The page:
Showing posts with label medical claims. Show all posts
Showing posts with label medical claims. Show all posts

Friday, September 16, 2011

For Every Action There Are Consequences - Gail Baugniet, Author

Pepper's Chili
(Its a favorite of the Author's too)

1 softball-sized sweet onion, chopped fine

1/4 cup walnut oil
3 lbs. 85% lean Ground Round
3 cans chili beans in medium sauce 
2 pkgs. chili seasoning mix
2 29oz. cans of tomato sauce
1 14.5 oz. can of beef broth
3 cups dried macaroni noodles, cooked

Heat oil and add chopped onion, cook until tender.
Add Ground Round and brown the meat in the onion mix.
Shake chili seasoning onto the meat; add chili beans with sauce, tomato sauce, and the can of beef broth.
Let chili simmer while boiling the macaroni, then add the cooked macaroni to the chili. Continue to simmer for about 30 minutes.
Serve with freshly grated Wisconsin cheddar cheese and oyster crackers. (Salad and Wine optional.)

For Every Action There Are Consequences – Review by Martha A. Cheves, Author of Stir, Laugh, Repeat and Think With Your Taste Buds – Desserts

‘Back in my office, I set Jed’s report aside and turned my attention to the witness statements.  Neighbors had reported loud noises and shouts coming from the only bungalow in the cul-de-sac.  According to a neighbor two houses down, everyone knew about the constant arguing.  One statement quoted a woman at the top of the cul-de-sac as saying, “Liticia Tuarence often accused her husband of passing judgment on her.  I saw the police arrive more than once when things got out of hand.  We went out of our way to ignore the squabbles.  This time was different, lots of banging and profanity.”  I reread the remark about “passing judgment” and wondered if the woman had chosen the phrase herself or is she’d only repeated Liticia’s words.  According to Jed, Wes Tuarence admitted he’d stabbed his wife multiple times though he offered no explanation for his actions and refused to make any further comment.  The snapshots stapled to the file told me far more about the man than any written statement ever could.  White borders around the photos drew my attention to the gruesome details of each knife wound, giving me a measure of the hatred this man must have harbored.’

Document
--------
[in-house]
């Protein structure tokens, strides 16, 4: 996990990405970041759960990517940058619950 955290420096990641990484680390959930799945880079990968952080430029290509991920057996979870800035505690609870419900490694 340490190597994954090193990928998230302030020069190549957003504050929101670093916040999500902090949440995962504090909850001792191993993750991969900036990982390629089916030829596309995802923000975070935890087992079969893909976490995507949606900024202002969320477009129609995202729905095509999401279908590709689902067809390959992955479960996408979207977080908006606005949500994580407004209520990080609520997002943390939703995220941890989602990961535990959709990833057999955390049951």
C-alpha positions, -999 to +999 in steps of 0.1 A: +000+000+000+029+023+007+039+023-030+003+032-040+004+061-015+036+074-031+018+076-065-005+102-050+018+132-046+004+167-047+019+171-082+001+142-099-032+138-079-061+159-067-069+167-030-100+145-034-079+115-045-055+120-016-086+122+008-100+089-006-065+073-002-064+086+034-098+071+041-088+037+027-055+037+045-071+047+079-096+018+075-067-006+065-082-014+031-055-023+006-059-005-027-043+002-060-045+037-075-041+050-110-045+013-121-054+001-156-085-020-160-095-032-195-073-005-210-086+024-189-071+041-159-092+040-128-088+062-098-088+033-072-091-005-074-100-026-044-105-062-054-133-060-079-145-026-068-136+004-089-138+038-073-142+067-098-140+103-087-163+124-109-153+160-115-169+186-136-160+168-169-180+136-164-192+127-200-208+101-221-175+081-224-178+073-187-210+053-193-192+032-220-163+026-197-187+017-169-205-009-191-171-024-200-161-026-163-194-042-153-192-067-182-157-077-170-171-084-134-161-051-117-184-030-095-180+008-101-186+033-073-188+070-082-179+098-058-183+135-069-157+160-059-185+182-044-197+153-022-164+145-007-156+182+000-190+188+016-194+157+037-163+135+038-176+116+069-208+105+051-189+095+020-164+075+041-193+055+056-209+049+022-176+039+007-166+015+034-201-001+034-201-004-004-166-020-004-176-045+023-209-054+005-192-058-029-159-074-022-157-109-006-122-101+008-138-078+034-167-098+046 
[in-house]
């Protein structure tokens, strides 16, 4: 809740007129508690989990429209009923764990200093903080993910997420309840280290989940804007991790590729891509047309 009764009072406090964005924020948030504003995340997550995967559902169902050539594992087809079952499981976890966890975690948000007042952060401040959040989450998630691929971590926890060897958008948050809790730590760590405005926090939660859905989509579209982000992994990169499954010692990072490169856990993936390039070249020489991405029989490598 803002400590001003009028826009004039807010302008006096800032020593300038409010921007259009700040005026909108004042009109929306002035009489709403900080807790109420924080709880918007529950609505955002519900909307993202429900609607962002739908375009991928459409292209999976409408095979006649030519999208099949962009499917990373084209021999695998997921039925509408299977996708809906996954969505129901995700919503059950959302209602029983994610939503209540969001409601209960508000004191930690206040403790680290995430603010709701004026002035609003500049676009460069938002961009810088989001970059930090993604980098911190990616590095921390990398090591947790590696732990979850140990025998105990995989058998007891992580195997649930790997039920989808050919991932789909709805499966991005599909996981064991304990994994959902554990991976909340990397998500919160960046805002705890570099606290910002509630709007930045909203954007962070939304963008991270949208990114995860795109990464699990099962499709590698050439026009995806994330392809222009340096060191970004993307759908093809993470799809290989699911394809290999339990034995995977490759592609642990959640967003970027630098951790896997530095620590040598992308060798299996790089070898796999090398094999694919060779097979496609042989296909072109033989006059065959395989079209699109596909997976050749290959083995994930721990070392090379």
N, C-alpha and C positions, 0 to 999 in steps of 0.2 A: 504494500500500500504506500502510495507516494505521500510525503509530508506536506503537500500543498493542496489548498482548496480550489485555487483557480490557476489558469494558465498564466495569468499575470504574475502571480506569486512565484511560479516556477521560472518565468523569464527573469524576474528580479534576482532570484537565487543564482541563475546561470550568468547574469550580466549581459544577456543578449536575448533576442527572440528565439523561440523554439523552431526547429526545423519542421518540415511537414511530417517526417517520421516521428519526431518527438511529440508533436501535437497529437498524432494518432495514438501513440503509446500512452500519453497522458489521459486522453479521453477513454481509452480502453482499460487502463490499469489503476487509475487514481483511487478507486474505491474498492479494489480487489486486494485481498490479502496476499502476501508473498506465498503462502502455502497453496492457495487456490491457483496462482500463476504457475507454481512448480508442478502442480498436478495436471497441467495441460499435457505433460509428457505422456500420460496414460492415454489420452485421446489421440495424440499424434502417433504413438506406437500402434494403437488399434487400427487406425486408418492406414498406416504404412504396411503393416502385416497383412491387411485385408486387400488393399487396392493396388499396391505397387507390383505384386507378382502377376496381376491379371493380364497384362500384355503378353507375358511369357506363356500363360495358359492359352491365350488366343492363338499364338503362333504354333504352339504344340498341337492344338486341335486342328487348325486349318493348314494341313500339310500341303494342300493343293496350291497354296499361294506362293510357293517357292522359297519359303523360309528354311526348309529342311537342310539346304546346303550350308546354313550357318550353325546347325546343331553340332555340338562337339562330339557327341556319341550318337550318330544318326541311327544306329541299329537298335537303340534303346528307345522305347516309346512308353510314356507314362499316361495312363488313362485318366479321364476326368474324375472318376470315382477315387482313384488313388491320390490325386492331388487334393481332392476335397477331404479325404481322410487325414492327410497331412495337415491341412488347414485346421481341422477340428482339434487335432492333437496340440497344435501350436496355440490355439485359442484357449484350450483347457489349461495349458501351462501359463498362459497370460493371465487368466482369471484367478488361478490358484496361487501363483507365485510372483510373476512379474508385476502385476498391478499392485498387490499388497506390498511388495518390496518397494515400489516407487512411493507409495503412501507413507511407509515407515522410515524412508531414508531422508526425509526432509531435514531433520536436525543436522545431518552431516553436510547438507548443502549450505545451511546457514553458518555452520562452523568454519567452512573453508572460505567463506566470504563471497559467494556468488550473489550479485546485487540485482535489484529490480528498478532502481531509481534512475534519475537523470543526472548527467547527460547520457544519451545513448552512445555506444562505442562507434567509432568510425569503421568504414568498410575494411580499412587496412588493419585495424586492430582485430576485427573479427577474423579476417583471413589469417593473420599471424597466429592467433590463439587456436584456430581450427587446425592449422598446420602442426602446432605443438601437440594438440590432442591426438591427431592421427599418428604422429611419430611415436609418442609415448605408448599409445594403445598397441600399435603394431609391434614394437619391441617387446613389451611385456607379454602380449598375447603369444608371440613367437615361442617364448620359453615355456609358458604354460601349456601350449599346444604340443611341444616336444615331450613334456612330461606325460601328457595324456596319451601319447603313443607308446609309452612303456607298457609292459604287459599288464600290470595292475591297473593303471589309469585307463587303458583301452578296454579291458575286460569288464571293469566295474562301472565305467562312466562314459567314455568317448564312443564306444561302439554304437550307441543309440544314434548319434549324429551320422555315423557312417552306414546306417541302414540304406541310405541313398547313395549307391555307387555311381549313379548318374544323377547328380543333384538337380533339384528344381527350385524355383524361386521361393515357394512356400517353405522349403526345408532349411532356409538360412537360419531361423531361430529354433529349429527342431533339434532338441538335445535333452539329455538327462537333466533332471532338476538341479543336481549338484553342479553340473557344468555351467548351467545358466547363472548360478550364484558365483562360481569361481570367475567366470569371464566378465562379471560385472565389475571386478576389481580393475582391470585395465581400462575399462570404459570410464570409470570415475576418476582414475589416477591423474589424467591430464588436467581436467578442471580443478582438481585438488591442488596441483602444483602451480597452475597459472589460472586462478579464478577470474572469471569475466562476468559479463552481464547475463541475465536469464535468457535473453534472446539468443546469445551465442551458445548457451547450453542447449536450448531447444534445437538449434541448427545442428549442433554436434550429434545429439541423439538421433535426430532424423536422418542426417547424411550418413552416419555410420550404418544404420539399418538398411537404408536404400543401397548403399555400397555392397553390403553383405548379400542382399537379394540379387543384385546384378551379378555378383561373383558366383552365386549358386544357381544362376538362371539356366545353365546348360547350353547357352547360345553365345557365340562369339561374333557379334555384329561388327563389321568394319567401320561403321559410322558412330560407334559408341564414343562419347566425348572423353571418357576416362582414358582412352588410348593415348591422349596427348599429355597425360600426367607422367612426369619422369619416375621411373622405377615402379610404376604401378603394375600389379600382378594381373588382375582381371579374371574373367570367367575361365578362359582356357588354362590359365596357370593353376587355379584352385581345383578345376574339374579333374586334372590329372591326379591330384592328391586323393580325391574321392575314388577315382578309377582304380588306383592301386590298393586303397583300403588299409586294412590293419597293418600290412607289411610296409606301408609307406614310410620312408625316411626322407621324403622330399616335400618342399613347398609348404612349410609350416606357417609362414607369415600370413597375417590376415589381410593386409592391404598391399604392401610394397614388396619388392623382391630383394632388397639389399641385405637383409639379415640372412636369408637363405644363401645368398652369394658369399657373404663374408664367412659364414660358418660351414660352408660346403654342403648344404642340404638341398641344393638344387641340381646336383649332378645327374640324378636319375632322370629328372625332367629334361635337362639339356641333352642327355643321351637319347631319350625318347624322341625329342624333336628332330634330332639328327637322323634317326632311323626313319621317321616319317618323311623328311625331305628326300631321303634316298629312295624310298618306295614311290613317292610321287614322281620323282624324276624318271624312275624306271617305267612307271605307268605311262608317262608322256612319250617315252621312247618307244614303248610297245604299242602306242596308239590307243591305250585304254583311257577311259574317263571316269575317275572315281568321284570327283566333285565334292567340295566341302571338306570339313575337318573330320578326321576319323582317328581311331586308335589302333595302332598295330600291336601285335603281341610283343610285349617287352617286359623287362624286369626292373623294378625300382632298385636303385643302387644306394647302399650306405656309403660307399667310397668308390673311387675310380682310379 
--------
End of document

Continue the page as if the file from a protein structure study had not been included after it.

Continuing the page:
Pepper Bibeau is an insurance investigator for Early Settlers Insurance Company.  Her boss “Sully” Sullivan has just assigned her to not one but two cases that will take her to Chicago to hopefully solve.  The first case is a claim filed by a Doctor Patel who has filed claims for five members of the same family.  Due to the heredity of the children’s illness, sickle cell anemia, the probability was that the claim was correct.  But due to the lack of blood and other lab work, it became Pepper’s job to check out the claim.

Her second assignment in Chicago came in the form of a favor to Sully.  There had been an insurance policy taken out on Liticia that listed her husband as beneficiary and an orphanage as second in line.  Sully’s hopes were that Pepper could turn up something, anything, that would help to convict Wes Tuarence of murder and not allow him to claim the proceeds.  Sully personally wanted to see it go to the orphanage. 

What should have been two simple cases taking just a few days to research ended up taking Pepper into the next week and almost getting her killed.  But which case was the real threat?  Were the insurance claims legitimate or was the doctor faking claims?  Were Liticia and Wes Tuarence in over their heads in something illegal that caused them to flee Chicago or are they victims of the circumstances? 

As the number of deaths increased, my list of suspects declined.  At one point I really suspected it might be one of the “good guys” gone bad.  Actually, I had that suspicion until the end.  Was I right?  You’ll have to read the book for yourself to find out.

346 pages
ISBN# 9781456522155

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